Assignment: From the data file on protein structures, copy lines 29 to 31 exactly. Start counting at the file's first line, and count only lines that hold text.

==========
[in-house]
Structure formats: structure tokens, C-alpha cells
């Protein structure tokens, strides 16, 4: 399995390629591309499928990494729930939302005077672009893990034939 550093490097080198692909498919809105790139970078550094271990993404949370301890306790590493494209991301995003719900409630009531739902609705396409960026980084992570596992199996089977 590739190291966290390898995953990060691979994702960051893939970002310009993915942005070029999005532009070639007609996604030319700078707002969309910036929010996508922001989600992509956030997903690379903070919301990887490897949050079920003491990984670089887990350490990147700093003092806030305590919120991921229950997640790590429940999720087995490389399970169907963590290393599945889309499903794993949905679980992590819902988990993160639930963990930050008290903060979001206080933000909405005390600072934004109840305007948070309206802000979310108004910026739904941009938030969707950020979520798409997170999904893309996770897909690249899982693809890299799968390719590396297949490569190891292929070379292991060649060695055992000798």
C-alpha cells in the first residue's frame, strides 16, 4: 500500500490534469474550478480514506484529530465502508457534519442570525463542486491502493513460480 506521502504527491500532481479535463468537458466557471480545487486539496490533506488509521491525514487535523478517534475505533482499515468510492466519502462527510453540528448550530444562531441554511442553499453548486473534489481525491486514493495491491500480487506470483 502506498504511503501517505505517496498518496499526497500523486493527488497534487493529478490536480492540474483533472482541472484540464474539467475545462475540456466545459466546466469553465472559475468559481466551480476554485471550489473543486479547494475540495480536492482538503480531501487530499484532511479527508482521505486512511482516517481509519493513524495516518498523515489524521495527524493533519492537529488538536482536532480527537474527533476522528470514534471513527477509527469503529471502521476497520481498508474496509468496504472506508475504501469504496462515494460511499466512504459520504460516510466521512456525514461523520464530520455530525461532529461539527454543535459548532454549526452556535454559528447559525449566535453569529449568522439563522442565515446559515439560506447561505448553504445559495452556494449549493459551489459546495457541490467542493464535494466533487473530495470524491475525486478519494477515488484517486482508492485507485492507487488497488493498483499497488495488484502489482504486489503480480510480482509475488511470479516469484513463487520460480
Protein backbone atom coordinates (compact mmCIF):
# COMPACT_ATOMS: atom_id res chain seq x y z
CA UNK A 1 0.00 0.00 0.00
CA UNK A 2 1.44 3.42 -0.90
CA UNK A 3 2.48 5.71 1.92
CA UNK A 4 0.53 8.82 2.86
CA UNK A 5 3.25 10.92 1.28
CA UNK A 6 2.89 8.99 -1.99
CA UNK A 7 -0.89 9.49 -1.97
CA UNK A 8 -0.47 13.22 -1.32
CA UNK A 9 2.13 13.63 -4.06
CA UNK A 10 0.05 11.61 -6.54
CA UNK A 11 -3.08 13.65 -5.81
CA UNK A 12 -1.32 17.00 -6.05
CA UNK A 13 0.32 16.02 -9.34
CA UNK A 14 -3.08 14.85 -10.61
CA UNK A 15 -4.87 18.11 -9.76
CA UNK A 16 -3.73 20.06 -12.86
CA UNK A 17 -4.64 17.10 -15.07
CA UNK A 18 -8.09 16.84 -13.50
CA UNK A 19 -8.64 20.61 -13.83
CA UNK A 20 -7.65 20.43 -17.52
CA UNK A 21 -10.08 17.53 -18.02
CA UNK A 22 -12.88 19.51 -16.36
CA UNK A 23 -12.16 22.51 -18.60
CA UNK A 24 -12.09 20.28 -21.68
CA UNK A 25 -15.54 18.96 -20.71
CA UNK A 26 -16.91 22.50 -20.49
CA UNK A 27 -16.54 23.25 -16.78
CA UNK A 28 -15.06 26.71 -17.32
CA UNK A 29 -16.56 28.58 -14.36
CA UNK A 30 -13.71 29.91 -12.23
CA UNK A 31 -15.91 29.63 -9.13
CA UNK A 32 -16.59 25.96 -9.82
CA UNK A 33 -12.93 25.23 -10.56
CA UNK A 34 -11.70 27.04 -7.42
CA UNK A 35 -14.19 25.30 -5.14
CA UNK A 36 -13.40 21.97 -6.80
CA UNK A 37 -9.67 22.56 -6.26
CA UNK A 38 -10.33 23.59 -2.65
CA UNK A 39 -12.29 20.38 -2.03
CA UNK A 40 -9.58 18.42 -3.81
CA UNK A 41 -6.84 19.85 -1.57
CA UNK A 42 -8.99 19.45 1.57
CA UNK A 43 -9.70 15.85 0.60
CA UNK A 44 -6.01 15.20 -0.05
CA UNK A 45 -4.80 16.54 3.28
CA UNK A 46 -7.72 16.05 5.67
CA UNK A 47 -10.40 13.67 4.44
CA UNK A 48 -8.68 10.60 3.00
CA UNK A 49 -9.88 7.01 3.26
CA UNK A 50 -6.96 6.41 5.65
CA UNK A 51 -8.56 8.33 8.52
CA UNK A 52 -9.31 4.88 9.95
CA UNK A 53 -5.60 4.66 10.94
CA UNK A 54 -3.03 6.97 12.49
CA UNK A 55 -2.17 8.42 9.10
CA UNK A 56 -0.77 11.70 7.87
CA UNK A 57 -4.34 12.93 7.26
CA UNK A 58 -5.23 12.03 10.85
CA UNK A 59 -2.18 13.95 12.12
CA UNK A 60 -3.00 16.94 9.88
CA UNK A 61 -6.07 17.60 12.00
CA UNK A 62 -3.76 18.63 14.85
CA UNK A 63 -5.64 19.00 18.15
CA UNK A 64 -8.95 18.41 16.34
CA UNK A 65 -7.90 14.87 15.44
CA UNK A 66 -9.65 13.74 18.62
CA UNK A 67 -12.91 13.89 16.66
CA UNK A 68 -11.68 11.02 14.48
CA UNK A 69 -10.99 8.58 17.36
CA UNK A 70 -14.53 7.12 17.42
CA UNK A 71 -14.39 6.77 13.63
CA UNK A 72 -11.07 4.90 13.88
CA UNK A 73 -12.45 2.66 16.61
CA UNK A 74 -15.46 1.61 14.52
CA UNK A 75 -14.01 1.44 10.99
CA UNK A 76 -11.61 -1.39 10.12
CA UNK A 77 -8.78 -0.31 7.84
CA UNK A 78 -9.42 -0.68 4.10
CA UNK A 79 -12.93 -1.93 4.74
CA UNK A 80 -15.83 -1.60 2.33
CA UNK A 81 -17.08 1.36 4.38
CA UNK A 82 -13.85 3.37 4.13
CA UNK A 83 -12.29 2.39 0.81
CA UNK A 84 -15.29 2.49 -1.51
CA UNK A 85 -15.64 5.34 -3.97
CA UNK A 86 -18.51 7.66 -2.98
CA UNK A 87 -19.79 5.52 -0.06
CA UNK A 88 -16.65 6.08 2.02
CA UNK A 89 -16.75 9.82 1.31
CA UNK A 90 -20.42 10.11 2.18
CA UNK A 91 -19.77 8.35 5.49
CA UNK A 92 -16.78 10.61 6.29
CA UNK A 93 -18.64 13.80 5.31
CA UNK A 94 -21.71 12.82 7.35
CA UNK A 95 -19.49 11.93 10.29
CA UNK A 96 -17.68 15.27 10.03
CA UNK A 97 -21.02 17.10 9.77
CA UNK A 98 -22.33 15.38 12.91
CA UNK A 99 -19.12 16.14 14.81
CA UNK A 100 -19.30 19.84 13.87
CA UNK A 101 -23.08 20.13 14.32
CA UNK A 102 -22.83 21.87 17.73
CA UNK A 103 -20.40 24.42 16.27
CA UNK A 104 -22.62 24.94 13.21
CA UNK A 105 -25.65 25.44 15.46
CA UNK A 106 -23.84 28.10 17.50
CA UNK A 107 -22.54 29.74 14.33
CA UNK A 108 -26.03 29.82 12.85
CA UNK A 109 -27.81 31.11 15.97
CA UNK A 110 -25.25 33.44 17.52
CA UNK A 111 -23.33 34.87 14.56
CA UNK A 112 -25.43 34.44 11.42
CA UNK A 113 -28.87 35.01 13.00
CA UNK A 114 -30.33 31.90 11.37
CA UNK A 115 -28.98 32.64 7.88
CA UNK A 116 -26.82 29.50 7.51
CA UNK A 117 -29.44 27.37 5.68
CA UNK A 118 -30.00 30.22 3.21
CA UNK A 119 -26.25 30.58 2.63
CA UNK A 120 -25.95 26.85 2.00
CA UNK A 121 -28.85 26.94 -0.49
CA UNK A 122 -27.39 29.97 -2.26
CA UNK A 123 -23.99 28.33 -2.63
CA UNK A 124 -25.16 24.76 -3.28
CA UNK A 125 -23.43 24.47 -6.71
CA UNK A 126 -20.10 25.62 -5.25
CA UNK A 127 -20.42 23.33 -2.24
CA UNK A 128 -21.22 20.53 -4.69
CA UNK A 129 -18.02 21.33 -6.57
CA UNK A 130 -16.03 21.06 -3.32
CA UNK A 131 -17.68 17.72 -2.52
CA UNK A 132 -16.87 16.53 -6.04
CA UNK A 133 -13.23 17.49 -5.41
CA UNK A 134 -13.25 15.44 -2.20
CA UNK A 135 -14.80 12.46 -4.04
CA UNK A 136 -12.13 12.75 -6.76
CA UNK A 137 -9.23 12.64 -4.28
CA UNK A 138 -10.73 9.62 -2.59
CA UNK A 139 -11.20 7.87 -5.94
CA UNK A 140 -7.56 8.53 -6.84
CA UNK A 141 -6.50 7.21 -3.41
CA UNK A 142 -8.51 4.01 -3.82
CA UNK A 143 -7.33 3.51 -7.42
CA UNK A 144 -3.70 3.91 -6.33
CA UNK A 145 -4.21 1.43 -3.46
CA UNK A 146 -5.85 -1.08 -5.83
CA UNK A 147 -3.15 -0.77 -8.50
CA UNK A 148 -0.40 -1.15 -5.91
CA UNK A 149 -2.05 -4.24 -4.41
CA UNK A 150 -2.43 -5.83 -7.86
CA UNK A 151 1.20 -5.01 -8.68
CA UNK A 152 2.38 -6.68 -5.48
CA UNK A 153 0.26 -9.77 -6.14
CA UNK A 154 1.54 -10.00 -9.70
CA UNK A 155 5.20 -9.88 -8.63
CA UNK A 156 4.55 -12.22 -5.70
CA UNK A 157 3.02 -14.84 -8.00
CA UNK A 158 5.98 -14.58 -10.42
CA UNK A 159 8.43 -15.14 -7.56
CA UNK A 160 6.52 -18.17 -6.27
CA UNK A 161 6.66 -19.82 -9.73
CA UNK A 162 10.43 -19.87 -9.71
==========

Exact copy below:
CA UNK A 23 -12.16 22.51 -18.60
CA UNK A 24 -12.09 20.28 -21.68
CA UNK A 25 -15.54 18.96 -20.71